WASHINGTON (Reuters) - President Donald Trump called on Monday for spending more U.S. taxpayer money on the military and a U.S.-Mexico border wall, while overhauling social safety-net programs in a budget plan likely to die in Congress but live on in his 2020 re-election campaign.
Like past presidential budget proposals, Trump’s plan was highly unlikely to become law. It was immediately panned by Democrats, who control the House of Representatives and blocked Trump’s push for border wall funding in a standoff that led last year to a five-week partial federal government shutdown.
The $4.7 trillion plan asks for $8.6 billion to build a wall on the border with Mexico - more than six times what Congress gave Trump for border projects in each of the past two fiscal years, and 6 percent more than he has corralled by invoking emergency powers this year after he failed to get the money he wanted.
It also includes proposals to overhaul Medicare, Medicaid and other costly social programs that help the poor and underprivileged.
The budget makes no immediate progress on reducing the federal deficit or the national debt, issues once paramount to Trump’s fellow Republicans.
“President Trump has somehow managed to produce a budget request even more untethered from reality than his past two,” said Democratic U.S. Representative Nita Lowey, chairwoman of the House Appropriations Committee.
Democratic Senator Patrick Leahy, chairman of the Senate Appropriations Committee, said in a statement that Trump’s plan “is not worth the paper it is printed on.”
Acting administration budget chief Russell Vought will defend Trump’s plan before the House Budget Committee on Tuesday.
“This budget contains nearly $2.7 trillion in savings, more spending reductions proposed than any administration in history,” Vought told reporters at the White House on Monday. “This budget will balance in 15 years.”
Like last year’s $4.4 trillion Trump budget, which was dead on arrival on Capitol Hill, the 2020 version relies on rosy economic projections to achieve projected balance in the future.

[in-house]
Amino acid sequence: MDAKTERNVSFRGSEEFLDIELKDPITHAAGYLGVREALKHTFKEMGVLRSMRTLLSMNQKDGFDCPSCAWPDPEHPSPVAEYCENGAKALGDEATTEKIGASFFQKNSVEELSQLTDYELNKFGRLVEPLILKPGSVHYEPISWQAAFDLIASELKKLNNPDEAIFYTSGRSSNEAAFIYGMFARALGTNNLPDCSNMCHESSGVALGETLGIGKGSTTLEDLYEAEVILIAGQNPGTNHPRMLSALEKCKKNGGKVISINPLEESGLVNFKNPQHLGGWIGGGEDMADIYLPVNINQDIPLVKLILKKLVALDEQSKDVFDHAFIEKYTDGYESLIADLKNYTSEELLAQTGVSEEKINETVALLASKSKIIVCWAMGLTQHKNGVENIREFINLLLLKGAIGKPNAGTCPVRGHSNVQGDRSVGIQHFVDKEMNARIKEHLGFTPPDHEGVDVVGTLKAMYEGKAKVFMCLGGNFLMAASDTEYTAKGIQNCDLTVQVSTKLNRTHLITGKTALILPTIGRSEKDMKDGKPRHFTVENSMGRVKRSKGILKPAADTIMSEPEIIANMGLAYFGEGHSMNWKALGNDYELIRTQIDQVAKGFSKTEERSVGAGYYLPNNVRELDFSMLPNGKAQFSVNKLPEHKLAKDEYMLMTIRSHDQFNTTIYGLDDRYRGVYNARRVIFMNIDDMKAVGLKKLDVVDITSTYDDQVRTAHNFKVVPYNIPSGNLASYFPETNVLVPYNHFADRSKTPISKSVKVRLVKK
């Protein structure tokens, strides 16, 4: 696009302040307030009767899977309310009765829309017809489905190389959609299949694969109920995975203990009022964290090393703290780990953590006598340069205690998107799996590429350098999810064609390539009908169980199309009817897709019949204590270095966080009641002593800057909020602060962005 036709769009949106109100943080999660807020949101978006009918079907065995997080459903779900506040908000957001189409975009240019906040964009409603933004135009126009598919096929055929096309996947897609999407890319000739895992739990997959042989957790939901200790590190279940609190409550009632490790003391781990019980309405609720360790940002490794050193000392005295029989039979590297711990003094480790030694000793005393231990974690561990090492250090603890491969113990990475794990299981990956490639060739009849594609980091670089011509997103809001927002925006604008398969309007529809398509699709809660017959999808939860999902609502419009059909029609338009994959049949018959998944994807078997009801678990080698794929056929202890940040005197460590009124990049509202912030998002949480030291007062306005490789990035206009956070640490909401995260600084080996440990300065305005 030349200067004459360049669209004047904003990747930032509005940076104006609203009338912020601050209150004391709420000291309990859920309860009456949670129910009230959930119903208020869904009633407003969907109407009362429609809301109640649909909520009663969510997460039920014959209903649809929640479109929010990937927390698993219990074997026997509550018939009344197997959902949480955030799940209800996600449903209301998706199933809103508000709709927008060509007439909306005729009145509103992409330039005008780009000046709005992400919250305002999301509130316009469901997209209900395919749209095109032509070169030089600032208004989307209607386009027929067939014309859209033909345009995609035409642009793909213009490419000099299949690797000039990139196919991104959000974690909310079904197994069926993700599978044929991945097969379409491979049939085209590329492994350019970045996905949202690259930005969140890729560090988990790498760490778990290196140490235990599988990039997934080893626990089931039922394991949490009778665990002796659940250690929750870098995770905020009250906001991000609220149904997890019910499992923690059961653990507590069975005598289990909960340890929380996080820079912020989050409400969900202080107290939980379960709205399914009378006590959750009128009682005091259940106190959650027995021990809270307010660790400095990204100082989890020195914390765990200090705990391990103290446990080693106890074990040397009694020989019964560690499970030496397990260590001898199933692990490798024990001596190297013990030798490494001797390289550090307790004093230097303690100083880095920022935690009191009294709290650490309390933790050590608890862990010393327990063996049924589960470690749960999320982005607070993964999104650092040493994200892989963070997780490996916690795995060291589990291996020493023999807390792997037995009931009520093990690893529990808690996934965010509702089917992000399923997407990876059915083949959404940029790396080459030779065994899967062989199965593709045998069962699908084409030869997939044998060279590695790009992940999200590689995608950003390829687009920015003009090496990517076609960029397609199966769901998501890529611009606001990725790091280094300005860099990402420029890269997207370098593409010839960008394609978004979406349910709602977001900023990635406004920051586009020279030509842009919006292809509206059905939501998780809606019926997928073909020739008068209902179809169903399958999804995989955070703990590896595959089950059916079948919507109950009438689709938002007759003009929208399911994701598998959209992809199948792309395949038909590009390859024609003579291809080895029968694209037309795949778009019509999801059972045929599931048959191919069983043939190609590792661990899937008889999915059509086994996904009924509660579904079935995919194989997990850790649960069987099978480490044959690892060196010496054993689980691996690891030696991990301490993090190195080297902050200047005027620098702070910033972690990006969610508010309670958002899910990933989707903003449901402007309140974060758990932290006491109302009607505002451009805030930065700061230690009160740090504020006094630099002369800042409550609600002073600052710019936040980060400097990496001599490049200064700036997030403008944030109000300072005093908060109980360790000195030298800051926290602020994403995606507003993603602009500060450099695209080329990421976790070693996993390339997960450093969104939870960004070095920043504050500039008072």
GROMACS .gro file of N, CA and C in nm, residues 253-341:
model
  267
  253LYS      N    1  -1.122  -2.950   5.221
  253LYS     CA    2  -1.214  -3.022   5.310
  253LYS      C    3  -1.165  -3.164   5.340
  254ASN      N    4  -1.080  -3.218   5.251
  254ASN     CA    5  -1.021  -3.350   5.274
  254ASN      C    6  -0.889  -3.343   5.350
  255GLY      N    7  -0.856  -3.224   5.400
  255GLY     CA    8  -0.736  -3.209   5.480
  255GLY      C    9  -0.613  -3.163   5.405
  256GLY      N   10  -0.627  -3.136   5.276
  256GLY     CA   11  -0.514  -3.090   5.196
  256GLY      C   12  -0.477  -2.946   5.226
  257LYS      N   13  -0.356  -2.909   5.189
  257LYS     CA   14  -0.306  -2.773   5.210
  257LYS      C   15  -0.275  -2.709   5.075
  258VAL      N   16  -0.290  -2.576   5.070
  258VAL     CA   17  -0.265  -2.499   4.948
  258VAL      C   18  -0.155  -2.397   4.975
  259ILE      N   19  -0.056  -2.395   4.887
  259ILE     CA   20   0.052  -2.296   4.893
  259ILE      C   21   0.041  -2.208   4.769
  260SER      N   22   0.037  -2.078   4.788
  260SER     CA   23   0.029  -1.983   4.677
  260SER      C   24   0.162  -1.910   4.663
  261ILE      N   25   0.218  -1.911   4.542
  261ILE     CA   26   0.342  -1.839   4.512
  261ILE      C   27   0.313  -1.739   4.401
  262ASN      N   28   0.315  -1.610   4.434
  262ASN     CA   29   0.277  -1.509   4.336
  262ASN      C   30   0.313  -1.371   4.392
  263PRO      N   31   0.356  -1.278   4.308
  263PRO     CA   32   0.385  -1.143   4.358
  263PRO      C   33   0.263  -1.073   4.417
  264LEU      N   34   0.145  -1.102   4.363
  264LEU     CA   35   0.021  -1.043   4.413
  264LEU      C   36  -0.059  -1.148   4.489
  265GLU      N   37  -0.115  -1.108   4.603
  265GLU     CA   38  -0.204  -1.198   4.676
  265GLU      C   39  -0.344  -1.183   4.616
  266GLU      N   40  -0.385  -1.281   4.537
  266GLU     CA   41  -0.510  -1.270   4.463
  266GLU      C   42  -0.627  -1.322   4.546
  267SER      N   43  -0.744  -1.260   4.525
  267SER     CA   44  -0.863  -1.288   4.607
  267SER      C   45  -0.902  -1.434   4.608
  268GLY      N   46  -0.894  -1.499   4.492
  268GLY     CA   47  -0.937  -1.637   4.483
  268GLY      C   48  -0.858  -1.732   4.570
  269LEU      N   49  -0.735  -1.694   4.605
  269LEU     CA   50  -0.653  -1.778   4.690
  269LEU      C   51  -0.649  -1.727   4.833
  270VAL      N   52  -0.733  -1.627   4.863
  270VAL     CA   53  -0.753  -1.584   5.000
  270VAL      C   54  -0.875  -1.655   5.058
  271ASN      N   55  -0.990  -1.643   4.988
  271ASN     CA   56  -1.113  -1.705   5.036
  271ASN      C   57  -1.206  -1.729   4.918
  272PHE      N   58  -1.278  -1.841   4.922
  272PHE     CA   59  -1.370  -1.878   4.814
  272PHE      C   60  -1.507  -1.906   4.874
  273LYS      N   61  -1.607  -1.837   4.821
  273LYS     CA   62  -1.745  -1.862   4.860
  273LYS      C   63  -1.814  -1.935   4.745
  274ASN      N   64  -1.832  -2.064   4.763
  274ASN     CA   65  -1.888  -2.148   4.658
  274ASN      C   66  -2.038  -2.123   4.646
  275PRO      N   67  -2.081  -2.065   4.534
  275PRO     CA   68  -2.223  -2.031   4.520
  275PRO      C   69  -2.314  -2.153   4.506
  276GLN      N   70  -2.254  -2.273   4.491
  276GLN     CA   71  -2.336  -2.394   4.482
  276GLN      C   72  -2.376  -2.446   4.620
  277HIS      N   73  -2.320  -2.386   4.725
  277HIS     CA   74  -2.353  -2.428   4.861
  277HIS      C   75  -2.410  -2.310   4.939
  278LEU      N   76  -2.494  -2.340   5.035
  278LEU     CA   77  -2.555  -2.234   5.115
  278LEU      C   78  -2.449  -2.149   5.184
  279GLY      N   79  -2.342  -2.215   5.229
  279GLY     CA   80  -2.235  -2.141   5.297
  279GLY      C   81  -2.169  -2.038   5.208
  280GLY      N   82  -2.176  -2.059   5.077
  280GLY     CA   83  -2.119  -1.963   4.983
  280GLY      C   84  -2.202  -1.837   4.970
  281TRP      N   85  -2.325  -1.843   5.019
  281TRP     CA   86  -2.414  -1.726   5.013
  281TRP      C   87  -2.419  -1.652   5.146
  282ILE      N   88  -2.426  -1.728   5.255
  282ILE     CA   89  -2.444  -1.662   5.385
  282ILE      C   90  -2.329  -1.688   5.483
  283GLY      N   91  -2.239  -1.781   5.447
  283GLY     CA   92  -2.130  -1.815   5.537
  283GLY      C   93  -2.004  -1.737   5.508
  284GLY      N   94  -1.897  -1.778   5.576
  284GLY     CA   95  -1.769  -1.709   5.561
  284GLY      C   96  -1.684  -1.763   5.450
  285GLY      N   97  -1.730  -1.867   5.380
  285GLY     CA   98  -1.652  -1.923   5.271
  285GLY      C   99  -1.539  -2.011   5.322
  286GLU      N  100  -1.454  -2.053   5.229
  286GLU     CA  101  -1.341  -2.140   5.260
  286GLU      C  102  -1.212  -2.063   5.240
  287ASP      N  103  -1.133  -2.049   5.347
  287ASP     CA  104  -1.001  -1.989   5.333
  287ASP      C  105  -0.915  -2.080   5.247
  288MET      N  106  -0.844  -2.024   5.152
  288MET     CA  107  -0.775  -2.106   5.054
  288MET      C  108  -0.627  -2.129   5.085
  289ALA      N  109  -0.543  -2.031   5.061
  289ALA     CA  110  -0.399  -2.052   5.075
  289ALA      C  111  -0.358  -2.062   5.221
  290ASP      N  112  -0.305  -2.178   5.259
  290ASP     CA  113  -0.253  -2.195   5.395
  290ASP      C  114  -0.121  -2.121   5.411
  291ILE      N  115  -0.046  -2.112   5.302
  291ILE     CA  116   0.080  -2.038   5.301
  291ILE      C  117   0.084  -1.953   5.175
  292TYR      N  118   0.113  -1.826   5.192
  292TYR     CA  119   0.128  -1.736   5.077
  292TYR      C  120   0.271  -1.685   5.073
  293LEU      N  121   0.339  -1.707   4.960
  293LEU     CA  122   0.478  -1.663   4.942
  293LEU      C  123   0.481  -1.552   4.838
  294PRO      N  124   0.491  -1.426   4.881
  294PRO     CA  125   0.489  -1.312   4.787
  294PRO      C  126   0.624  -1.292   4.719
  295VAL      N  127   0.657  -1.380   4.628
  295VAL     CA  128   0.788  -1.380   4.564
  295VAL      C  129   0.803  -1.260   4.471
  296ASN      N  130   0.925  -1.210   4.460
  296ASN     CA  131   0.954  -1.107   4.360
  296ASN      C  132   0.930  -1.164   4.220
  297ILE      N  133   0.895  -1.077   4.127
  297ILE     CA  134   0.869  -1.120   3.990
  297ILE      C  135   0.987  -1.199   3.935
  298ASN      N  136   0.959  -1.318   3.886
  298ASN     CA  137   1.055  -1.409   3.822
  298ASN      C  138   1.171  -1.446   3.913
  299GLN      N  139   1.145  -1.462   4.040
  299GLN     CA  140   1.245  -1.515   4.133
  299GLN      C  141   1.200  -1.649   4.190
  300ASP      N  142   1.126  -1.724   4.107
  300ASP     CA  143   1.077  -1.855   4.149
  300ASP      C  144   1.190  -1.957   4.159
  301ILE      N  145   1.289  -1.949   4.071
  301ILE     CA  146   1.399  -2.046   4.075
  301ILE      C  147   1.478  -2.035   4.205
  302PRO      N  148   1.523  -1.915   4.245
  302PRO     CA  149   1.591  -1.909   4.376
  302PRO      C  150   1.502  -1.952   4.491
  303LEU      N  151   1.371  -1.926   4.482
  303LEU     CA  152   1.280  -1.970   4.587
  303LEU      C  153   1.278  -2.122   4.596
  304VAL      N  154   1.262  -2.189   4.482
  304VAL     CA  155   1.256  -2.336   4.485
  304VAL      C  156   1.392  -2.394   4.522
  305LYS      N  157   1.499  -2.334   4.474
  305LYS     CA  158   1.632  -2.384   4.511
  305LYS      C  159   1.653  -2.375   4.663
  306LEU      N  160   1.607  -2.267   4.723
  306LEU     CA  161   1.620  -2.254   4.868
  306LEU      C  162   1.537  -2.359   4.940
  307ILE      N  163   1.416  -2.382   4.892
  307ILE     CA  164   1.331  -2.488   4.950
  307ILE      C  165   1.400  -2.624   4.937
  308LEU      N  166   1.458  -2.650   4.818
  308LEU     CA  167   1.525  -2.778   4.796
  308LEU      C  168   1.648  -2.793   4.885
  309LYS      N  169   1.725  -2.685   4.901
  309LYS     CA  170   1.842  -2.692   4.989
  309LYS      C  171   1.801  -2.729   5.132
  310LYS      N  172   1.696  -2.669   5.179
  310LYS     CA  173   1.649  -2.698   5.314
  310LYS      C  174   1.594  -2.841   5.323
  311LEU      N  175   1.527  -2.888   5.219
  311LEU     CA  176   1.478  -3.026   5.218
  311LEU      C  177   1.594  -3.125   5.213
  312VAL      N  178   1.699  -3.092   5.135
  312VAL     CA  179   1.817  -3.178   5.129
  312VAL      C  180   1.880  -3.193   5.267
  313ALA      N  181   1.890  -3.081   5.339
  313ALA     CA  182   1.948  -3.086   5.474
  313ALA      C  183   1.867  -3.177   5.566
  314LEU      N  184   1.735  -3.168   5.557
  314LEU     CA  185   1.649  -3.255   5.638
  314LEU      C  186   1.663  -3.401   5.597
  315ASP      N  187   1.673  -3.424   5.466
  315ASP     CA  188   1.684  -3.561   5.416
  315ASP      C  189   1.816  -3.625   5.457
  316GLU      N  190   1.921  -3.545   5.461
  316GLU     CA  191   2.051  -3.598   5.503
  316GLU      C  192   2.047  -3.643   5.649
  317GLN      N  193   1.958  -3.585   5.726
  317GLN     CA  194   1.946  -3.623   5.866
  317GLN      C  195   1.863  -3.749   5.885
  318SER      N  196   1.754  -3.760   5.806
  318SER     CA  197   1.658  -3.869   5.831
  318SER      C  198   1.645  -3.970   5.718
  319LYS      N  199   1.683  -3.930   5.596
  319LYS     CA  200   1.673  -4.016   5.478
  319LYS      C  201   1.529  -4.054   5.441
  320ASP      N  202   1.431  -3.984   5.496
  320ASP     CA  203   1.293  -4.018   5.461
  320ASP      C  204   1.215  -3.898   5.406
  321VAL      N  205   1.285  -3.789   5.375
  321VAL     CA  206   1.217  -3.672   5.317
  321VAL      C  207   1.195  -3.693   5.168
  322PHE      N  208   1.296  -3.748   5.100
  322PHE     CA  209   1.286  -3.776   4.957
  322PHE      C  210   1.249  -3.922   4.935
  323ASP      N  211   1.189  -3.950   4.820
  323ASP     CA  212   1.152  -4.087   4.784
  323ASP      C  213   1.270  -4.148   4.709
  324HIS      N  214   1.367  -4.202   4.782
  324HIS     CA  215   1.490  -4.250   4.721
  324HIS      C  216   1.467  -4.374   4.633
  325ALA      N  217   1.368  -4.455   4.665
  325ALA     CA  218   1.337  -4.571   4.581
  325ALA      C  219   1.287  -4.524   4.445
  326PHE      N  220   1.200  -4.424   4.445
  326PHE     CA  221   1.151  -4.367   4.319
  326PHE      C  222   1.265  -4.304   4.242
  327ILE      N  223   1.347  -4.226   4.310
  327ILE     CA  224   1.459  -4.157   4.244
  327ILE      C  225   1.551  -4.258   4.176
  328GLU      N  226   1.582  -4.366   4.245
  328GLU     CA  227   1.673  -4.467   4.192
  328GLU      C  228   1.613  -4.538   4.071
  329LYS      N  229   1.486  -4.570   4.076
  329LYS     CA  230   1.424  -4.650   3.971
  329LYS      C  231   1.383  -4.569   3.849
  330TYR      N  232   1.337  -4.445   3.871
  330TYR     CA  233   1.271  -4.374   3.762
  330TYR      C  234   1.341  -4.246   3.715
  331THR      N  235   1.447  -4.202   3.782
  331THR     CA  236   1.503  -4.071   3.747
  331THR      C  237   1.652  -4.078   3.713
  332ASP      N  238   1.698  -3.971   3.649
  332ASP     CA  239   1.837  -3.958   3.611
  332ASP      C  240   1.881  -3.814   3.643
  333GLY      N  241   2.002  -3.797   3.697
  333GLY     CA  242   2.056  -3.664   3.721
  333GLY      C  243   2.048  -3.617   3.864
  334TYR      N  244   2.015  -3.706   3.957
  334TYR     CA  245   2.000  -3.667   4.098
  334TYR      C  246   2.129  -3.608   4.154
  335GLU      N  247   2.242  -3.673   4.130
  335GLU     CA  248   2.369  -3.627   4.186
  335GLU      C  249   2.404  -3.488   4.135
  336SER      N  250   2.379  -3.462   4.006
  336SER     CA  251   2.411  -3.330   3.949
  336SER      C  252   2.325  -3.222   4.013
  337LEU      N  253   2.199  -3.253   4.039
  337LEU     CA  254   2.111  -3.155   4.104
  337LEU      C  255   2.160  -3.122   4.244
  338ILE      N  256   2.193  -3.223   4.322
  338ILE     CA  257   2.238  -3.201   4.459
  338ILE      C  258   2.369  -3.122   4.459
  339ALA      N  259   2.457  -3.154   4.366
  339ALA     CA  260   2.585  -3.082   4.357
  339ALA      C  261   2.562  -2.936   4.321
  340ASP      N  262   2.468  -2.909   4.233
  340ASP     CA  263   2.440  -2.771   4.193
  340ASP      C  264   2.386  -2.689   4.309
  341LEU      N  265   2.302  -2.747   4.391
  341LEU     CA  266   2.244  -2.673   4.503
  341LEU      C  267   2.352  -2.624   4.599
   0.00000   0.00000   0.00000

“We view the president’s 2020 budget proposal as a political priority-setting document. ... Congressional dynamics will mostly restrain requested domestic spending cuts and major changes to authorization language,” said Ed Mills, policy analyst at financial firm Raymond James in a research note.
The stakes for a spending deal of some sort in Congress are high this year. On Oct. 1, when fiscal 2020 begins, a deadline also arrives for lifting the federal debt limit. Failing to do that could risk an economy-shaking U.S. government debt default.
A major part of Trump’s budget is his proposed 4 percent boost in defense spending to $750 billion. It relies on using the emergency Overseas Contingency Operations (OCO) account - derided by conservatives as a slush fund - to skirt spending caps set out in a 2011 fiscal restraint law.
Non-defense spending was held below those caps, thanks to steep proposed funding cuts to the State Department (23 percent) and Environmental Protection Agency (31 percent), among others.
A senior administration official told reporters the budget would cut U.S. aid to foreign countries by $13 billion.
It would also cut federal subsidies to farmers, add a user fee on e-cigarettes and end a tax credit for electric car purchases.
Tax cuts have been a priority for the Republican White House and Congress in the past two years, rather than deficit reduction. The deficit ran to $900 billion in 2019 and the national debt has ballooned to $22 trillion.
The Committee for a Responsible Budget said Trump’s budget would add $10.5 trillion to the debt over a decade, and criticized the White House for what it called a “fantasy assumption” of 3 percent economic growth over that timeframe.
Unless the White House and Congress reach a spending deal, automatic spending caps from the 2011 law will kick in on Oct. 1, adding another level of urgency to the fall deadlines.
House Budget Committee Chairman John Yarmuth said House Democrats would put out their own budget proposal around the first week of April and that he hoped for a deal with the Senate.
“The ingredients ... are there to make a reasonable deal. And the White House is the wild card,” he said.
Reporting by Roberta Rampton and Ginger Gibson; Additional reporting by Mike Stone, Susan Cornwell and Patricia Zengerle; Editing by Kevin Drawbaugh, Peter Cooney and Bill Trott